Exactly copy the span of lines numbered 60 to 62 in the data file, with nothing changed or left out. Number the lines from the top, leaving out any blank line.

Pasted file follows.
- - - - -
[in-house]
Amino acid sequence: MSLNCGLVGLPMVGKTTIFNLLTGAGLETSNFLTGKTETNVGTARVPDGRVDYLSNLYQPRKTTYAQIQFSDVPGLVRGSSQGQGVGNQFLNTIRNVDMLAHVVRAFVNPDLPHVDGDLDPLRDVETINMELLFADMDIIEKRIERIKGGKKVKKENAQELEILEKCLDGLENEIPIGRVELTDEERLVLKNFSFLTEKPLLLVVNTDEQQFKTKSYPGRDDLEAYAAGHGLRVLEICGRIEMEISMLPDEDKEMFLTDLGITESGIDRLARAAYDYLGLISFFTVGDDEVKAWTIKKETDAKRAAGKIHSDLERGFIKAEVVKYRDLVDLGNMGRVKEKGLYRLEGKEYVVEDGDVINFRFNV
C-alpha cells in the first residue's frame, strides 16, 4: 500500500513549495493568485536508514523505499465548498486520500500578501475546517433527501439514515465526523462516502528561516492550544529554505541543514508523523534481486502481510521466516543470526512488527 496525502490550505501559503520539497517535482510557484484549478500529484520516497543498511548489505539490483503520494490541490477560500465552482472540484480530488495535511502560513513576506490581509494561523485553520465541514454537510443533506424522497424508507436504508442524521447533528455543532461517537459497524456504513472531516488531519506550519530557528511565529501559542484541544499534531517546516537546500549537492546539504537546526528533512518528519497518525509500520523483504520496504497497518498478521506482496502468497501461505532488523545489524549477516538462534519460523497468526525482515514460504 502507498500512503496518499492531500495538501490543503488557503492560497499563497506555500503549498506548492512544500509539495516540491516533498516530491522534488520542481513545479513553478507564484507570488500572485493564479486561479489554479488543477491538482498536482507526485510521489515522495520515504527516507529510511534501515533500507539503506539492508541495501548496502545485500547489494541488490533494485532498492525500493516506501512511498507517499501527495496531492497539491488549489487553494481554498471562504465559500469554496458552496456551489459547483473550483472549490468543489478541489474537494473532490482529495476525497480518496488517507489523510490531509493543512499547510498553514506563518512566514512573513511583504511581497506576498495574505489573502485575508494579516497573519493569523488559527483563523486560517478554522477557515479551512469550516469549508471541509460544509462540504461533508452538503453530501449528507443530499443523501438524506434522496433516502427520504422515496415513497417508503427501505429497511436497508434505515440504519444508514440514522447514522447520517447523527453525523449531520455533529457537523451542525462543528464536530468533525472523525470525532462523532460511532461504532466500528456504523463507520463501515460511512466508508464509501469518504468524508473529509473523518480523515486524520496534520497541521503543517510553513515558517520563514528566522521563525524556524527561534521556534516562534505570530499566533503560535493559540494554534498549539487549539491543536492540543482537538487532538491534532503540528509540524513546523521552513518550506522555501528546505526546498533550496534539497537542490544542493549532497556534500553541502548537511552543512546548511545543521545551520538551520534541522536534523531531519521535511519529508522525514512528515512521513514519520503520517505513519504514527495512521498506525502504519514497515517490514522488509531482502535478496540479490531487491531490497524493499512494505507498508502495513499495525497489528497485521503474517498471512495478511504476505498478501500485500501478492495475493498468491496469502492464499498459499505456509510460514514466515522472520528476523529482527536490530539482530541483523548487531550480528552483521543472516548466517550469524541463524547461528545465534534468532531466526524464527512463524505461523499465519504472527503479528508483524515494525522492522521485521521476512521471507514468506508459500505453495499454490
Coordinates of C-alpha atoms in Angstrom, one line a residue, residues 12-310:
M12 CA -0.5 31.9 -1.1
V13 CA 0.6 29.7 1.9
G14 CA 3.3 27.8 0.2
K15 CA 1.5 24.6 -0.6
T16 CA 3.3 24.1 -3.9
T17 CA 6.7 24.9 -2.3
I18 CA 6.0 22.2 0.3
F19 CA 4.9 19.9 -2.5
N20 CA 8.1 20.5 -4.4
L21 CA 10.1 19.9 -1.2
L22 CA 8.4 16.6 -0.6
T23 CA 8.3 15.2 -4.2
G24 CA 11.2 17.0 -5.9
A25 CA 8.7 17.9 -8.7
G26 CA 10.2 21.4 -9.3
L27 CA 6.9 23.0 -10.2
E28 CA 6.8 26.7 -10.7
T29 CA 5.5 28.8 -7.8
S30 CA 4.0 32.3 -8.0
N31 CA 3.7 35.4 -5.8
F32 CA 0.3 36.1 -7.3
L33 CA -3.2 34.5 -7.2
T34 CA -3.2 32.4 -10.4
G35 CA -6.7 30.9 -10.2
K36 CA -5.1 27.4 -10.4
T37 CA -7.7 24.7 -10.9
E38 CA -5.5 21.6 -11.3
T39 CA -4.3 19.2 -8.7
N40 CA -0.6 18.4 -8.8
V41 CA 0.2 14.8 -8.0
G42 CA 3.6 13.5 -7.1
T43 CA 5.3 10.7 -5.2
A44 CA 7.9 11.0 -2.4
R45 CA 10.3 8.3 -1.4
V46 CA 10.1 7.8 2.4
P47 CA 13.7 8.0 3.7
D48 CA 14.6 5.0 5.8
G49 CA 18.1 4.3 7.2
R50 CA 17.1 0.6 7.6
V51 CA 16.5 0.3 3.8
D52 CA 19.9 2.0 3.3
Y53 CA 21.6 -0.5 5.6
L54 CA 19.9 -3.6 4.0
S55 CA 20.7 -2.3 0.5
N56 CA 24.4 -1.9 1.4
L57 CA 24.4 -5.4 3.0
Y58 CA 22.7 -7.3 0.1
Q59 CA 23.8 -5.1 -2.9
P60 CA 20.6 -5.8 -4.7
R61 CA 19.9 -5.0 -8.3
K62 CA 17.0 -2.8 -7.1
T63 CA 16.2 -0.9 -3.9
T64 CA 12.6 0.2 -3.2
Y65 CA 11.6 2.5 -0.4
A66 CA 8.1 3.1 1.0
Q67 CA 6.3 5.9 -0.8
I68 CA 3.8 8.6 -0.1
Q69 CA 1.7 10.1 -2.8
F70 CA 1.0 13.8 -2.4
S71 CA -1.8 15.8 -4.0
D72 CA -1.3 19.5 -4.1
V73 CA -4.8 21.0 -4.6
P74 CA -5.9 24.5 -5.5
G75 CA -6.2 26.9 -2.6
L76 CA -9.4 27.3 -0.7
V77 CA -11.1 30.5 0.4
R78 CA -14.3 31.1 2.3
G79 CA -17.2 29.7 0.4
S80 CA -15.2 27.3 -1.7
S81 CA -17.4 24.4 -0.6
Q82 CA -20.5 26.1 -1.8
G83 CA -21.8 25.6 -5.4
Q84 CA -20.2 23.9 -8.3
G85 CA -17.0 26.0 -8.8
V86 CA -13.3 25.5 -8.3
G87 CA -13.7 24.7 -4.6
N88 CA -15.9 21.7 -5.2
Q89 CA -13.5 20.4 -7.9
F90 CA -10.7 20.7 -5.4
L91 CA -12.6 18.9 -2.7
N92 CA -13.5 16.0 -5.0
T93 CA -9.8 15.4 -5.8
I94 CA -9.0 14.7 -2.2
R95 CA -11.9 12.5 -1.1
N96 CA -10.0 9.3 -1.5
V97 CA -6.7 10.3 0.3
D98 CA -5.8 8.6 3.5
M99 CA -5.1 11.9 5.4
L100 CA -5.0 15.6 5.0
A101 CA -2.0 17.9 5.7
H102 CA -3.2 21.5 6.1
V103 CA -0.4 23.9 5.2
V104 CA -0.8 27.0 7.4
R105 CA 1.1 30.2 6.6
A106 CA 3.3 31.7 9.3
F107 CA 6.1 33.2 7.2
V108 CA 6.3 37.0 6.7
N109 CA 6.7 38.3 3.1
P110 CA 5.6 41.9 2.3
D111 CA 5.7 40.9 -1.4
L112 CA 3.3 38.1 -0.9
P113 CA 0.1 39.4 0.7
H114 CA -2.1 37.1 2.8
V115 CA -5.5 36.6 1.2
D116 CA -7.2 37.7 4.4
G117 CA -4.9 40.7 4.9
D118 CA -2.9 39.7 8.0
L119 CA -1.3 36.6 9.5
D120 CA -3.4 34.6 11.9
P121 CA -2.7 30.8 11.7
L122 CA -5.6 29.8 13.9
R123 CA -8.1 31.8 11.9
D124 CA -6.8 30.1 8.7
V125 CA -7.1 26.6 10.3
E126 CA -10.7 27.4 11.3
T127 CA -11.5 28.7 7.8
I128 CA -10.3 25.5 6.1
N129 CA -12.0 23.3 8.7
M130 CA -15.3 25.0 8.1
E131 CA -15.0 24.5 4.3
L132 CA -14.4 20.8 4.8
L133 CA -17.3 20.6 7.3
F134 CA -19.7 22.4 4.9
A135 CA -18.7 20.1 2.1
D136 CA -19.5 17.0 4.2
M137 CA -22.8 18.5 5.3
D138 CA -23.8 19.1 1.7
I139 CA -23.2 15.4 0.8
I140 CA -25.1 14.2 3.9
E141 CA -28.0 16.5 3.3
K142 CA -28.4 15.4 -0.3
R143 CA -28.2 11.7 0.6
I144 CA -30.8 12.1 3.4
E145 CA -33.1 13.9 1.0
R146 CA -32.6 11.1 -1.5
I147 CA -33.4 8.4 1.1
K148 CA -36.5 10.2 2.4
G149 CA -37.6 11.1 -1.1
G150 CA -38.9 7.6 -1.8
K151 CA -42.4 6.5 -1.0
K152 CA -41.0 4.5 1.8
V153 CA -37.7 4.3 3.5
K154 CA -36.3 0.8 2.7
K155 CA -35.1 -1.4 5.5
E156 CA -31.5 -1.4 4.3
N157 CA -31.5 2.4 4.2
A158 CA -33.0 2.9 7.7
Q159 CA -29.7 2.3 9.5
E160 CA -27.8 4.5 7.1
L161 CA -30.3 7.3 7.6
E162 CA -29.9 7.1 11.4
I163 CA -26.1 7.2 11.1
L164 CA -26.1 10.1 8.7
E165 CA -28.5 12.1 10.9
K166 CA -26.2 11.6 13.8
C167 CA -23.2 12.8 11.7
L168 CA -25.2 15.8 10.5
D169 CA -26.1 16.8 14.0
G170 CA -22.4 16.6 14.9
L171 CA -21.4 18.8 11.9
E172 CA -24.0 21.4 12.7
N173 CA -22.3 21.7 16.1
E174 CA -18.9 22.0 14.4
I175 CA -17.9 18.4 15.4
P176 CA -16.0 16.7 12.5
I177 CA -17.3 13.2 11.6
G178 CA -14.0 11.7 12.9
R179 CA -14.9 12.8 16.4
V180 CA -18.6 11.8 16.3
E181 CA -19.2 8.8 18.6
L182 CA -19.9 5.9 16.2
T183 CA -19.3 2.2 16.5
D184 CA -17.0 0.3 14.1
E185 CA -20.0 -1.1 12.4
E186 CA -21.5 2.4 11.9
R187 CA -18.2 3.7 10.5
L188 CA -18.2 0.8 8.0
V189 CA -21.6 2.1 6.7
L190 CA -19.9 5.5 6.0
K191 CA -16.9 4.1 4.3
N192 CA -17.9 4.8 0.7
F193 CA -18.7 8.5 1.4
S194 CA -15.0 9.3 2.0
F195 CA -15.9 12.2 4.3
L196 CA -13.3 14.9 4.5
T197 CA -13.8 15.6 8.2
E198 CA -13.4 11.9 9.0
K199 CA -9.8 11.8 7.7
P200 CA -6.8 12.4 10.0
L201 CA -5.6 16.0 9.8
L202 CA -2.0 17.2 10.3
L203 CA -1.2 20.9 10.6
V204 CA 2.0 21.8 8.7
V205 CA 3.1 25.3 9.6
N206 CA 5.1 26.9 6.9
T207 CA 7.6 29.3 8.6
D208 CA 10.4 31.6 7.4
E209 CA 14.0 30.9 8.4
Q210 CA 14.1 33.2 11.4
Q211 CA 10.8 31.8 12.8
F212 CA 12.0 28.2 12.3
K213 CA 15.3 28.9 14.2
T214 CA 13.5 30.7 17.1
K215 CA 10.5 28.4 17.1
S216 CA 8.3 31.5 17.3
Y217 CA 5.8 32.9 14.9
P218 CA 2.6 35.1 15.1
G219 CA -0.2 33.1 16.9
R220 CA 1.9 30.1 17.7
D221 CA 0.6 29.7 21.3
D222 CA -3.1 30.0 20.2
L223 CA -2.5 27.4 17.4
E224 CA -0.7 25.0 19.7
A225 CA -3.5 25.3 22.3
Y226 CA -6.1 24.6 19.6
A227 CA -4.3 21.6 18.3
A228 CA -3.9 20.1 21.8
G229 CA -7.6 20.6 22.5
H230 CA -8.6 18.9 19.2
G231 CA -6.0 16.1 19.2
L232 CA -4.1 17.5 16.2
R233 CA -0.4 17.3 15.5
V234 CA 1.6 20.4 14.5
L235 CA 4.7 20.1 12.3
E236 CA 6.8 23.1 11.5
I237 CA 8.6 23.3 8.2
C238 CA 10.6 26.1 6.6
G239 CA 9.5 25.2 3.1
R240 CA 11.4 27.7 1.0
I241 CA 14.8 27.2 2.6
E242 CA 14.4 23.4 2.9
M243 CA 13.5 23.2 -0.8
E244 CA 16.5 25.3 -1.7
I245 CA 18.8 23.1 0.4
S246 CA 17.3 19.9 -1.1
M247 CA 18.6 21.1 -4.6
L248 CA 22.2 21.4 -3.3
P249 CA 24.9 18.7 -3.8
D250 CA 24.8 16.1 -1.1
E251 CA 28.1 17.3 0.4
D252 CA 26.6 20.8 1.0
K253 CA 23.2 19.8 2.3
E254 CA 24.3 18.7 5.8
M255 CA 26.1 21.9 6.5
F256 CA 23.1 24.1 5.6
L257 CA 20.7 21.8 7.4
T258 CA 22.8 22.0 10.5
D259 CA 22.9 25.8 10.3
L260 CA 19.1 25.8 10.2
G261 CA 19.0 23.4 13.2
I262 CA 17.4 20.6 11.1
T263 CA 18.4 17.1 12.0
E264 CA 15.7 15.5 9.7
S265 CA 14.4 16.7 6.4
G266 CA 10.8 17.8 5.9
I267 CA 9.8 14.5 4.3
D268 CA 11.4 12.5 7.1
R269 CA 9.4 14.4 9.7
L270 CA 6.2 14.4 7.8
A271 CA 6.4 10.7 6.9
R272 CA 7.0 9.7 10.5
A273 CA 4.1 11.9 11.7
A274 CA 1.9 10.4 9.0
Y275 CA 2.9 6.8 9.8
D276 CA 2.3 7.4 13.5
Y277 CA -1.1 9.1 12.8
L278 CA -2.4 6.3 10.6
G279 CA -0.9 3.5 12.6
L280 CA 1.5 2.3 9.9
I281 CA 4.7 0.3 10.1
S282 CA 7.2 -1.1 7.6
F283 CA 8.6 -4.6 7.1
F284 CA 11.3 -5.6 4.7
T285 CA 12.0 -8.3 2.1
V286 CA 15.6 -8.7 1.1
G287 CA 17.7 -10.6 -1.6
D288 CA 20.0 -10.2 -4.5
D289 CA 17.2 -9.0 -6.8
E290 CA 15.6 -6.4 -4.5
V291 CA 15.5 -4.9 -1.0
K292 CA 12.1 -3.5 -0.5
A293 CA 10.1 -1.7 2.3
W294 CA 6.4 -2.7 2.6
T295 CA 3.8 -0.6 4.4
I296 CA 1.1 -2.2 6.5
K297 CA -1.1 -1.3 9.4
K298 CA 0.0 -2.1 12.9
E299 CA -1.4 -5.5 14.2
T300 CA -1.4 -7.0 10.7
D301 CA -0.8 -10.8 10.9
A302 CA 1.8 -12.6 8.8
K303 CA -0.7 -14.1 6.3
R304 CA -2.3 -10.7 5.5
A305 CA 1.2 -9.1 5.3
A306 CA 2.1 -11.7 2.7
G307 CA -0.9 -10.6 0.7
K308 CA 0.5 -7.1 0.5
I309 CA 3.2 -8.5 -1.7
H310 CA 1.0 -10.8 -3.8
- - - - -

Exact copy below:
Q67 CA 6.3 5.9 -0.8
I68 CA 3.8 8.6 -0.1
Q69 CA 1.7 10.1 -2.8